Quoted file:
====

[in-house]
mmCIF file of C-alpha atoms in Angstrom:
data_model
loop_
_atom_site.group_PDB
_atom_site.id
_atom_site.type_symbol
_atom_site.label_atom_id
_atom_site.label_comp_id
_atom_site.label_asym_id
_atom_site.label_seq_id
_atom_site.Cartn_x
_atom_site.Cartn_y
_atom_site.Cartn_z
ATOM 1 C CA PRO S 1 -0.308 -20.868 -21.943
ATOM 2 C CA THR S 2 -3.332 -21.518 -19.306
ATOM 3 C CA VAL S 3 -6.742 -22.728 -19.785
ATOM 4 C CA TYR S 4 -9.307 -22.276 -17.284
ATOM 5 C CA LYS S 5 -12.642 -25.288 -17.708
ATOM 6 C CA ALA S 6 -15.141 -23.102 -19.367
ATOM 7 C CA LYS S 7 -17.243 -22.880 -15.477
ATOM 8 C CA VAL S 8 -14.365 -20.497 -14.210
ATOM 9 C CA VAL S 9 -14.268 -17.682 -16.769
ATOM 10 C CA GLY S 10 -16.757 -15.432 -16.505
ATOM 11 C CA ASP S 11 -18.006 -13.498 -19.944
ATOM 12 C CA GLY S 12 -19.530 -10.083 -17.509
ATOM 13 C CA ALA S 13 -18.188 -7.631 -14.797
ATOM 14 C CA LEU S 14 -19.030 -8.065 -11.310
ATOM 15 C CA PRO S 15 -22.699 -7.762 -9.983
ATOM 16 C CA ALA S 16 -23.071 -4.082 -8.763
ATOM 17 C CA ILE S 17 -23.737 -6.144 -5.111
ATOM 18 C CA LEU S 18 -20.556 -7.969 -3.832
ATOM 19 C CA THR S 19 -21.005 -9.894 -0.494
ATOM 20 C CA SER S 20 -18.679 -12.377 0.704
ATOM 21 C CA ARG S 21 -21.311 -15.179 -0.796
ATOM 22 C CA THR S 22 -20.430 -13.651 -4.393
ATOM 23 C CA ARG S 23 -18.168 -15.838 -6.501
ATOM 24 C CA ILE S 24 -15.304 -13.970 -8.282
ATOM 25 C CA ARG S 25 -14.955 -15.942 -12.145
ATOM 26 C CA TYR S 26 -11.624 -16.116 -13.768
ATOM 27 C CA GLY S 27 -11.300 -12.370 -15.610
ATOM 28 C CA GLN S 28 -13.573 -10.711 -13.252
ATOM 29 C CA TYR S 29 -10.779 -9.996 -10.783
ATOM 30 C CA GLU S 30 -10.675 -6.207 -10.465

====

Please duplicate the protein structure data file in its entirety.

[in-house]
mmCIF file of C-alpha atoms in Angstrom:
data_model
loop_
_atom_site.group_PDB
_atom_site.id
_atom_site.type_symbol
_atom_site.label_atom_id
_atom_site.label_comp_id
_atom_site.label_asym_id
_atom_site.label_seq_id
_atom_site.Cartn_x
_atom_site.Cartn_y
_atom_site.Cartn_z
ATOM 1 C CA PRO S 1 -0.308 -20.868 -21.943
ATOM 2 C CA THR S 2 -3.332 -21.518 -19.306
ATOM 3 C CA VAL S 3 -6.742 -22.728 -19.785
ATOM 4 C CA TYR S 4 -9.307 -22.276 -17.284
ATOM 5 C CA LYS S 5 -12.642 -25.288 -17.708
ATOM 6 C CA ALA S 6 -15.141 -23.102 -19.367
ATOM 7 C CA LYS S 7 -17.243 -22.880 -15.477
ATOM 8 C CA VAL S 8 -14.365 -20.497 -14.210
ATOM 9 C CA VAL S 9 -14.268 -17.682 -16.769
ATOM 10 C CA GLY S 10 -16.757 -15.432 -16.505
ATOM 11 C CA ASP S 11 -18.006 -13.498 -19.944
ATOM 12 C CA GLY S 12 -19.530 -10.083 -17.509
ATOM 13 C CA ALA S 13 -18.188 -7.631 -14.797
ATOM 14 C CA LEU S 14 -19.030 -8.065 -11.310
ATOM 15 C CA PRO S 15 -22.699 -7.762 -9.983
ATOM 16 C CA ALA S 16 -23.071 -4.082 -8.763
ATOM 17 C CA ILE S 17 -23.737 -6.144 -5.111
ATOM 18 C CA LEU S 18 -20.556 -7.969 -3.832
ATOM 19 C CA THR S 19 -21.005 -9.894 -0.494
ATOM 20 C CA SER S 20 -18.679 -12.377 0.704
ATOM 21 C CA ARG S 21 -21.311 -15.179 -0.796
ATOM 22 C CA THR S 22 -20.430 -13.651 -4.393
ATOM 23 C CA ARG S 23 -18.168 -15.838 -6.501
ATOM 24 C CA ILE S 24 -15.304 -13.970 -8.282
ATOM 25 C CA ARG S 25 -14.955 -15.942 -12.145
ATOM 26 C CA TYR S 26 -11.624 -16.116 -13.768
ATOM 27 C CA GLY S 27 -11.300 -12.370 -15.610
ATOM 28 C CA GLN S 28 -13.573 -10.711 -13.252
ATOM 29 C CA TYR S 29 -10.779 -9.996 -10.783
ATOM 30 C CA GLU S 30 -10.675 -6.207 -10.465